December 2011 Archives

Holiday Season DUI Enforcement Just Around the Corner in Orange County

It seems that as holiday approach, there is more and more news that law enforcement throughout Orange County is preparing DUI enforcement efforts.

Some might see that as a bad strategy because what happens the rest of the year? And why should people driving near a holiday be subjected to more police presence than any other time?
Regardless of the debate, it's going to happen. As our Santa Ana DUI defense lawyers predicted in November, law enforcement would step up its patrols for the Thanksgiving holiday weekend and it did. More than 1,350 people were arrested for DUI in Santa Ana and statewide during only a five-day period.

The San Jose Mercury News reports that the number is actually 69 fewer than the number of people charged with DUI last year. There were also six more traffic deaths during the time period this year compared to last, the California Highway Patrol reports. It's unclear if any were alcohol-related.

If statistics from the California Office of Traffic Safety are any indication, Orange County drivers should be careful from mid-December until the beginning of the new year. Last year, there were 743 DUI arrests from Dec. 17 to Jan. 1 in the county alone.

In 2009, numbers were down considerably, but the office only reported arrests from Jan. 1 to 3. Even in that short period, there were 110 DUI arrests.

DUI is not a charge that should be taken lightly. Lawmakers have made it so even a first-time offender, a person with no prior alcohol-related offenses and who likely had one drink too many, could end up facing jail time, probation, fines and fees, a driver's license suspension and other court-ordered sanctions.

While a Department of Motor Vehicles administrative hearing can be requested within 10 days of an arrest to fight the suspension of a driver's license, this is separate from the criminal case.

In the criminal case, many aspects of the state's evidence can be challenged. This includes faulty breathalyzers, which have caused many cases to be dropped after authorities found them to be poorly manufactured or not calibrated correctly.

Field sobriety testing -- when officers ask a driver to walk, heel-to-toe, stand and touch their nose or follow a light from left to right -- can be challenged if the officer isn't properly trained to conduct the tests or makes poor observations.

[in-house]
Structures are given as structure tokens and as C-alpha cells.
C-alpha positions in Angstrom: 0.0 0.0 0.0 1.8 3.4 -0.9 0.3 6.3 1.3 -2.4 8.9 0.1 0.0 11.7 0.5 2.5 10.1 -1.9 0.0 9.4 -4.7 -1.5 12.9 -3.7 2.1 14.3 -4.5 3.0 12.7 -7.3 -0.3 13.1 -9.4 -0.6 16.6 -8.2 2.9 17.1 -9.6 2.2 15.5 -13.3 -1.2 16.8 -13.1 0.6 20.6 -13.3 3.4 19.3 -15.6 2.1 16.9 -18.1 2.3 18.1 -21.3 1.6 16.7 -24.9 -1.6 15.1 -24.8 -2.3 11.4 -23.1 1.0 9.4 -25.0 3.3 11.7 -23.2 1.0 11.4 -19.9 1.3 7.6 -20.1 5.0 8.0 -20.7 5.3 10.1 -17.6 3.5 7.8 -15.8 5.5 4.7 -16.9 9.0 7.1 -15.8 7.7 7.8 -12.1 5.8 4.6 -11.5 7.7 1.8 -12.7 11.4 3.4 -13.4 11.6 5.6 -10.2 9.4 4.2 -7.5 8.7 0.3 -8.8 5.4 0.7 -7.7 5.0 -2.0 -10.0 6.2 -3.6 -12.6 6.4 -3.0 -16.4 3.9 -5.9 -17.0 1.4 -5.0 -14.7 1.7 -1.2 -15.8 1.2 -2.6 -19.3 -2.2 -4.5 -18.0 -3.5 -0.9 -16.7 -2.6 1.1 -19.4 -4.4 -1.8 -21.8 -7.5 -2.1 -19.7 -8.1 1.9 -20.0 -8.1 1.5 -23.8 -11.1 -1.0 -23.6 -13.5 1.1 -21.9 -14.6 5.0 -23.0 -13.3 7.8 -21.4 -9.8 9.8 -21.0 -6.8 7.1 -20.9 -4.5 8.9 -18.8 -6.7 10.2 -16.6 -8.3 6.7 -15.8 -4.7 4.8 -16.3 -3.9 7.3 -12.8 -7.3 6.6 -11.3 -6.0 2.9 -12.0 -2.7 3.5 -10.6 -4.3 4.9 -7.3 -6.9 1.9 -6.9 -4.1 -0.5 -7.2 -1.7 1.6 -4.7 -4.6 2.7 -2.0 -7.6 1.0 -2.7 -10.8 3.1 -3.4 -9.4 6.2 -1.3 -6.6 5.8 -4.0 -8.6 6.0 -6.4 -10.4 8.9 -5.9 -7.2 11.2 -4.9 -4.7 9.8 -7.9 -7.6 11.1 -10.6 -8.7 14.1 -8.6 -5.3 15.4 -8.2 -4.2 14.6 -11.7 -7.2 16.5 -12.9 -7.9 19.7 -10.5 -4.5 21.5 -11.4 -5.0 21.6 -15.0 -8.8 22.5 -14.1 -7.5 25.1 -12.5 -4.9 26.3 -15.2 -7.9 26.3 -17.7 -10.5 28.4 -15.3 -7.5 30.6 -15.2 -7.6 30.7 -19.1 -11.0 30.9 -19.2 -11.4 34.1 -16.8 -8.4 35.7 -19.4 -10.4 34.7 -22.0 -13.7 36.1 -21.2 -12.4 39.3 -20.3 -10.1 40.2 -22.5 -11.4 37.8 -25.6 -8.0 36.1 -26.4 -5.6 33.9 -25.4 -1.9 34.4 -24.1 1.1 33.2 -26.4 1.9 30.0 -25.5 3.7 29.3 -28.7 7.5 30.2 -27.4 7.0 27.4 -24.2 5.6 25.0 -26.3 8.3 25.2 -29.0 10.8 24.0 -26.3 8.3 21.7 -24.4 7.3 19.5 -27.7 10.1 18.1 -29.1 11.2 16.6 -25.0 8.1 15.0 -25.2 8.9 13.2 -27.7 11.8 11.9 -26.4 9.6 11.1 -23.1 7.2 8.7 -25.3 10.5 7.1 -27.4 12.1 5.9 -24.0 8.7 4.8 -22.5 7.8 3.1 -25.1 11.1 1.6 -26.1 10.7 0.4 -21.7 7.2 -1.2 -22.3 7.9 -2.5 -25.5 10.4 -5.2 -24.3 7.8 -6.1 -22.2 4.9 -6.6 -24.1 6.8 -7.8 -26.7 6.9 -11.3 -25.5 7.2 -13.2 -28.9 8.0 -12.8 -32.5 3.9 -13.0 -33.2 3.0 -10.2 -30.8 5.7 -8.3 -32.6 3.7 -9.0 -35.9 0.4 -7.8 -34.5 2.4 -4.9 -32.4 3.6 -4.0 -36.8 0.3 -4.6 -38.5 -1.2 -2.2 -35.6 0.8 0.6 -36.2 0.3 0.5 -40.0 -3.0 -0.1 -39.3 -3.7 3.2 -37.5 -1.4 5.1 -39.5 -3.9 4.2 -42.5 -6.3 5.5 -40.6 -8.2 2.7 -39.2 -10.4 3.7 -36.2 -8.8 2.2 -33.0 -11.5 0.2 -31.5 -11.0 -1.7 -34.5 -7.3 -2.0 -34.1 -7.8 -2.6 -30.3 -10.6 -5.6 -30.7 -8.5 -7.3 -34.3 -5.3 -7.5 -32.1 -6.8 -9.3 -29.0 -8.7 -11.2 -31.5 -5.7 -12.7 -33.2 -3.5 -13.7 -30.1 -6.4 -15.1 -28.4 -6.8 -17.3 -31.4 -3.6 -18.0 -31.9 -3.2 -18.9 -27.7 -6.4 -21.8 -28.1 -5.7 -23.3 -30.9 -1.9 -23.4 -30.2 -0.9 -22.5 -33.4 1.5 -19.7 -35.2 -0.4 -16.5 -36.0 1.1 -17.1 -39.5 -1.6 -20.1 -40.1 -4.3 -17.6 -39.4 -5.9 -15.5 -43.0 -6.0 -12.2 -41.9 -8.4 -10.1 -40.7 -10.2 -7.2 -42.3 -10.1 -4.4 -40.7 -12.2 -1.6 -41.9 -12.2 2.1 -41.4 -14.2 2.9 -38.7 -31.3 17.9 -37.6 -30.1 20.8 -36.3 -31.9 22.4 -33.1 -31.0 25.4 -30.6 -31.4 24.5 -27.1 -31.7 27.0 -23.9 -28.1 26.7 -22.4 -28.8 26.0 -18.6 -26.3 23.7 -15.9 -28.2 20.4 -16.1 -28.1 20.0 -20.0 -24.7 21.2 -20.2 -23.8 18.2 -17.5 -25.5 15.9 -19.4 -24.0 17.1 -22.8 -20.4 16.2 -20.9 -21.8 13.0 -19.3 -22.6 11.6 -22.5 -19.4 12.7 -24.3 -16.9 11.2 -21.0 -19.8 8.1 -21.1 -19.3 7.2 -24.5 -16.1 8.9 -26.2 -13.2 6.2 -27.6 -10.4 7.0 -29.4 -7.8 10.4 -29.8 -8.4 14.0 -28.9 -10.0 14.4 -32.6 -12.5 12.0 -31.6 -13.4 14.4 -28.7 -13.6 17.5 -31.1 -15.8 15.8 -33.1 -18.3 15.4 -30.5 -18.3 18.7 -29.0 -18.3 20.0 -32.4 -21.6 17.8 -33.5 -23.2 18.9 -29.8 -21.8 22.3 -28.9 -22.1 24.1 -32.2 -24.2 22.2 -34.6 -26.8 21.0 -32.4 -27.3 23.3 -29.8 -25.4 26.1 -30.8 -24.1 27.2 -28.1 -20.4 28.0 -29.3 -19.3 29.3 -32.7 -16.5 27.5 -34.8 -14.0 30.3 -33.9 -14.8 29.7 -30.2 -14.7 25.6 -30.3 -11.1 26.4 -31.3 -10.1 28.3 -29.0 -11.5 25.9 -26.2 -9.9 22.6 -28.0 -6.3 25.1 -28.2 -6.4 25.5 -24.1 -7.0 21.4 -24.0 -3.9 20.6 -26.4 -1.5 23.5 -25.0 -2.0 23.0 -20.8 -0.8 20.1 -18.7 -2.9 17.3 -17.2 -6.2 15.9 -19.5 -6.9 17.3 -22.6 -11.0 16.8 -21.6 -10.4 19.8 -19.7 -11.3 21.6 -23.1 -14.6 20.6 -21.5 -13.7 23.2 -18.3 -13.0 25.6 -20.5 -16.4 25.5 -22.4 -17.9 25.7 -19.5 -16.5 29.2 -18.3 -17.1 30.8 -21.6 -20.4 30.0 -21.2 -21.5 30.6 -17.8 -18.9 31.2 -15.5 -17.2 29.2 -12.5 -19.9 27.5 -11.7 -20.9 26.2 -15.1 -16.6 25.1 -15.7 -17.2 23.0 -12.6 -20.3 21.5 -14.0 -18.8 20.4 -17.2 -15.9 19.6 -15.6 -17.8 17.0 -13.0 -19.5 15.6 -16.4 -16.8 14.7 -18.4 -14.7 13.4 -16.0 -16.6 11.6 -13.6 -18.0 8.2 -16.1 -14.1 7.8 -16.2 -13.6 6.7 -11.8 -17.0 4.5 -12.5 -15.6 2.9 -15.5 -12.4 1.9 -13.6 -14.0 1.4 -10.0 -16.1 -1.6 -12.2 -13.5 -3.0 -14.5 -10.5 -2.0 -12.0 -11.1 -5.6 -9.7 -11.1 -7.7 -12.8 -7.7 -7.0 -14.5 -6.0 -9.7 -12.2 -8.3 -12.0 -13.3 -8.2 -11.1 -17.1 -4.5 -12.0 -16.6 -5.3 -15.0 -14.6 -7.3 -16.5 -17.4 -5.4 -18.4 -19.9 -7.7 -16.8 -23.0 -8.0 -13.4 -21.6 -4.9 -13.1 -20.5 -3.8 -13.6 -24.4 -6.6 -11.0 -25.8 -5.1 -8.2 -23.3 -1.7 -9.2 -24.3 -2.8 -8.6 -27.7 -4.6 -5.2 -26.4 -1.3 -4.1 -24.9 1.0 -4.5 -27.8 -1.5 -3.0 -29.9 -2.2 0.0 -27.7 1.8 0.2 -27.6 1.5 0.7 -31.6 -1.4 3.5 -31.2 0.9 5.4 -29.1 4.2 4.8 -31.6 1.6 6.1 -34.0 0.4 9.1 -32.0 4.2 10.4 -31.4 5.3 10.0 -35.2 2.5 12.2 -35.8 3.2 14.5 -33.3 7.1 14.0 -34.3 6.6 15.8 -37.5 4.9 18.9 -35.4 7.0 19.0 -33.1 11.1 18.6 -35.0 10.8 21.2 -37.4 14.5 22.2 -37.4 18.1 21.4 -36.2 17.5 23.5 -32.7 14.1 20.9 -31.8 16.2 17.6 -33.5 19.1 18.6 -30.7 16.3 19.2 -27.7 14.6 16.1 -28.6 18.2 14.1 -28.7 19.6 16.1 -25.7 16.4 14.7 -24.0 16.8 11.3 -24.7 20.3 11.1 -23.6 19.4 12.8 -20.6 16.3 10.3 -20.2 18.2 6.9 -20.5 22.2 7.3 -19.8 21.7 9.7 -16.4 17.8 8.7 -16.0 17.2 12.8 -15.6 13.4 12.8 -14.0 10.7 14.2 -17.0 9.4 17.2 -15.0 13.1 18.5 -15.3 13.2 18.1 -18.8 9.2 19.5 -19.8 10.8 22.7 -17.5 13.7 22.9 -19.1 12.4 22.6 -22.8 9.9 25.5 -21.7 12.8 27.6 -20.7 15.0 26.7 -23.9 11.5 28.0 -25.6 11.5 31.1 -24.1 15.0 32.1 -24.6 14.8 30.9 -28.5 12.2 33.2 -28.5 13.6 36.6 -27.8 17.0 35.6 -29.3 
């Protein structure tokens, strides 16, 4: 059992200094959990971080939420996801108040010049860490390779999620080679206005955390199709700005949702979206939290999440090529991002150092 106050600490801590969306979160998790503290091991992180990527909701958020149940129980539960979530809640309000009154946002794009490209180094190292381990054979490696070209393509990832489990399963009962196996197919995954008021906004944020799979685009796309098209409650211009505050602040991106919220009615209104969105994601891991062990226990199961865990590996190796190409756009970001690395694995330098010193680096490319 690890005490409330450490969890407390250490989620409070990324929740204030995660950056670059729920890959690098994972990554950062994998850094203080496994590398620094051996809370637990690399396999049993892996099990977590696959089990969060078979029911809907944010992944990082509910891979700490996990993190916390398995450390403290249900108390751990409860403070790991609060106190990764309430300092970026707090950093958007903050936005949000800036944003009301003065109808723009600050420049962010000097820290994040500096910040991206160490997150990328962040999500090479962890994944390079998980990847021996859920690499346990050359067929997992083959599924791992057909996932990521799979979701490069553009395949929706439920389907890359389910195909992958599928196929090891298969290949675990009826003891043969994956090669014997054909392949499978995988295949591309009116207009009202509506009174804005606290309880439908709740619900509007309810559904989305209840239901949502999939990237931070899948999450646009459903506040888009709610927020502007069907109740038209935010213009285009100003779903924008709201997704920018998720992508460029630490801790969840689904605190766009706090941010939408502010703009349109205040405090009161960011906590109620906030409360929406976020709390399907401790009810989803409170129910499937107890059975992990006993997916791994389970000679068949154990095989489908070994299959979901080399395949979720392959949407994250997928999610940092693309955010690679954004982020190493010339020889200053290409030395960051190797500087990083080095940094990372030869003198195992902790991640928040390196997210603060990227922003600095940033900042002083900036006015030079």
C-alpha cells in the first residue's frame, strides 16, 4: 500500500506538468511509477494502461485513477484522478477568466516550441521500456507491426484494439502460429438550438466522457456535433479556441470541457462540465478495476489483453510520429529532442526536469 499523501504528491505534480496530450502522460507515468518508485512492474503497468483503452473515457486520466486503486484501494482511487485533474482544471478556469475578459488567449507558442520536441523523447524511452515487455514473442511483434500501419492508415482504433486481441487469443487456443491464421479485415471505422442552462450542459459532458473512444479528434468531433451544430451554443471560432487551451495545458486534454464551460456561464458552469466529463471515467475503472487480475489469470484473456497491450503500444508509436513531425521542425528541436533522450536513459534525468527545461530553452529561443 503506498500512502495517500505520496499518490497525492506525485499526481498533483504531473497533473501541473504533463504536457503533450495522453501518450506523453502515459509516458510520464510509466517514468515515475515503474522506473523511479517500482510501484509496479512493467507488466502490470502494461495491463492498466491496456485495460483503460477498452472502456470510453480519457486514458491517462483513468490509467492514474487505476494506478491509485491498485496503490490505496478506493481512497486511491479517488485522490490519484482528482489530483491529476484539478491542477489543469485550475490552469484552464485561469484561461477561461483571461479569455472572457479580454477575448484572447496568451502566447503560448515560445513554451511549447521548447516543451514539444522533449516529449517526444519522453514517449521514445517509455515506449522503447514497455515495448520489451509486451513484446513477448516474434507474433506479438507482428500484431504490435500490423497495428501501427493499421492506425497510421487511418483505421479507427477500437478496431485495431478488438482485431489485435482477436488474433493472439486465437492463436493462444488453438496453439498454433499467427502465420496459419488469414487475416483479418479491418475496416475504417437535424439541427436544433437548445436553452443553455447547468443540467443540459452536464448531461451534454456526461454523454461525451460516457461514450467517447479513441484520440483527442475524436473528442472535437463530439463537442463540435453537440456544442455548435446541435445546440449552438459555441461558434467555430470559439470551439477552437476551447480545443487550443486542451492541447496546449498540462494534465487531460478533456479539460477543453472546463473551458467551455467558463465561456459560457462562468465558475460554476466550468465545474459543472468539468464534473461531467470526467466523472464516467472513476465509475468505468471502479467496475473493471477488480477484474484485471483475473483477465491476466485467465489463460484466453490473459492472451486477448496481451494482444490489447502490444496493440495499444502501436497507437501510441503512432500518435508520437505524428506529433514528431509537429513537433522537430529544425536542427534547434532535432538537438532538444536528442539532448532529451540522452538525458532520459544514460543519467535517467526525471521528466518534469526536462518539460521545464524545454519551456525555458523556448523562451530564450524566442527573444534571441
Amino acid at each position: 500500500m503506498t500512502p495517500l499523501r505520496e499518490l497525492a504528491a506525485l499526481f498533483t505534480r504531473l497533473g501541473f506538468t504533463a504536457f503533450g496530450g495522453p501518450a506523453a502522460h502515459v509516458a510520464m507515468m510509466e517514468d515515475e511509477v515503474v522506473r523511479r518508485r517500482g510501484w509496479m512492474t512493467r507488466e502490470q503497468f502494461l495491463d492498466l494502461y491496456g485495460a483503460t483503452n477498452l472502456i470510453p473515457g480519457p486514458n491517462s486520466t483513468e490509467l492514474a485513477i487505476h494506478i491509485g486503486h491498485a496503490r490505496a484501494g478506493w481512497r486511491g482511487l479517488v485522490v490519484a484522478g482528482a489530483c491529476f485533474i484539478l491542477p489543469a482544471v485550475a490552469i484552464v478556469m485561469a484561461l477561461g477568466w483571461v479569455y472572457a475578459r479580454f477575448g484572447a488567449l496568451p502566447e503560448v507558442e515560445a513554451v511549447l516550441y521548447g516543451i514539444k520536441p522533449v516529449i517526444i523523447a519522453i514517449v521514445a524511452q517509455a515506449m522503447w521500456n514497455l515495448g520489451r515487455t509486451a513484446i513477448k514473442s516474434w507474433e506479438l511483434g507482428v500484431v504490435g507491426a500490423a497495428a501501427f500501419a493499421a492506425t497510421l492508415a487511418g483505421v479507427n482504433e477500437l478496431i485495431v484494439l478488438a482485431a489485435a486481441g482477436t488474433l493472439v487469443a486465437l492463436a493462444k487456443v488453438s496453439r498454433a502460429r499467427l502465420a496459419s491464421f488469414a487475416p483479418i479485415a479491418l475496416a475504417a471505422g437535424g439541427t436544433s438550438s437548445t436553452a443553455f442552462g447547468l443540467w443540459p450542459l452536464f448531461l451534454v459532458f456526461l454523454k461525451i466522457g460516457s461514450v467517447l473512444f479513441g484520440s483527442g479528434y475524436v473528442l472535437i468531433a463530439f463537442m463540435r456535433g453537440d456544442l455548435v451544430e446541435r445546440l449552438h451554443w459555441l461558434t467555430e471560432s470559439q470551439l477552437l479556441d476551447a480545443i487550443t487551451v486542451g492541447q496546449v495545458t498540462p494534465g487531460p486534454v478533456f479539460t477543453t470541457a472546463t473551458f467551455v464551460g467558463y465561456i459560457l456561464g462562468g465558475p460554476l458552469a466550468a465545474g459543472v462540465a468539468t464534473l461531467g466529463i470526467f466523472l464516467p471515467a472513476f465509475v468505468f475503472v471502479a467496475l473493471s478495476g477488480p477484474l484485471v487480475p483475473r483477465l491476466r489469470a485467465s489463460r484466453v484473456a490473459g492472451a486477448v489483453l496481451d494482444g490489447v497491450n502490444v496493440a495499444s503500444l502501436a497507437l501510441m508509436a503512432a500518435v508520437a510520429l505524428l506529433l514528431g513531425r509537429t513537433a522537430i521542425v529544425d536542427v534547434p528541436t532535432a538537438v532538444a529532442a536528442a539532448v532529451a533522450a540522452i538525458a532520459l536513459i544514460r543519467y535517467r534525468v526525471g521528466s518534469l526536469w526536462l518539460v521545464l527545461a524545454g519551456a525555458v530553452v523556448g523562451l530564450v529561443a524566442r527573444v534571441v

A couple tips to be aware of this time of the year, given that law enforcement will be out on the streets in larger numbers:

  • Police can pull you over for any minor traffic violation and then start a DUI investigation, so drive carefully.

  • Anything you say to an officer can be used against you in court.

  • Aggressive or loud behavior can lead to additional charges.

  • Remain calm, stay silent and call a Santa Ana DUI defense attorney as soon as possible.

Continue reading "Holiday Season DUI Enforcement Just Around the Corner in Orange County" »

Boykins v. State Brings up Major Fourth Amendment Issue in Santa Ana Drug Cases

A recent Georgia case brings to light issues that must be applied to Santa Ana drug cases as well.

Whether drug possession or drug sales in Orange County, these charges can be enhanced based on a multitude of factors. For one, the criminal history of the defendant can play a role in what charges the state brings against a suspect. If there have been many or serious convictions for drug sales in the past, it's possible the charges will be shifted to federal court, where the penalties are often tougher.
If guns are used or found during a police search, if children are nearby and factors such as the type of drug and quantity are all things that go into determining what charges a person could face. All charges related to drugs are serious.

But because of the government's decades-long ongoing "War on Drugs," more and more law enforcement resources are going into undercover operations, sting operations and overall enforcement of drug laws.

The zeal of officers to make arrests can sometimes cause problems and it happened in Boykins v. State. In this case, a man pulled his vehicle up to a woman in a high-crime area and police observed the act. When officers pulled up, the man drove off.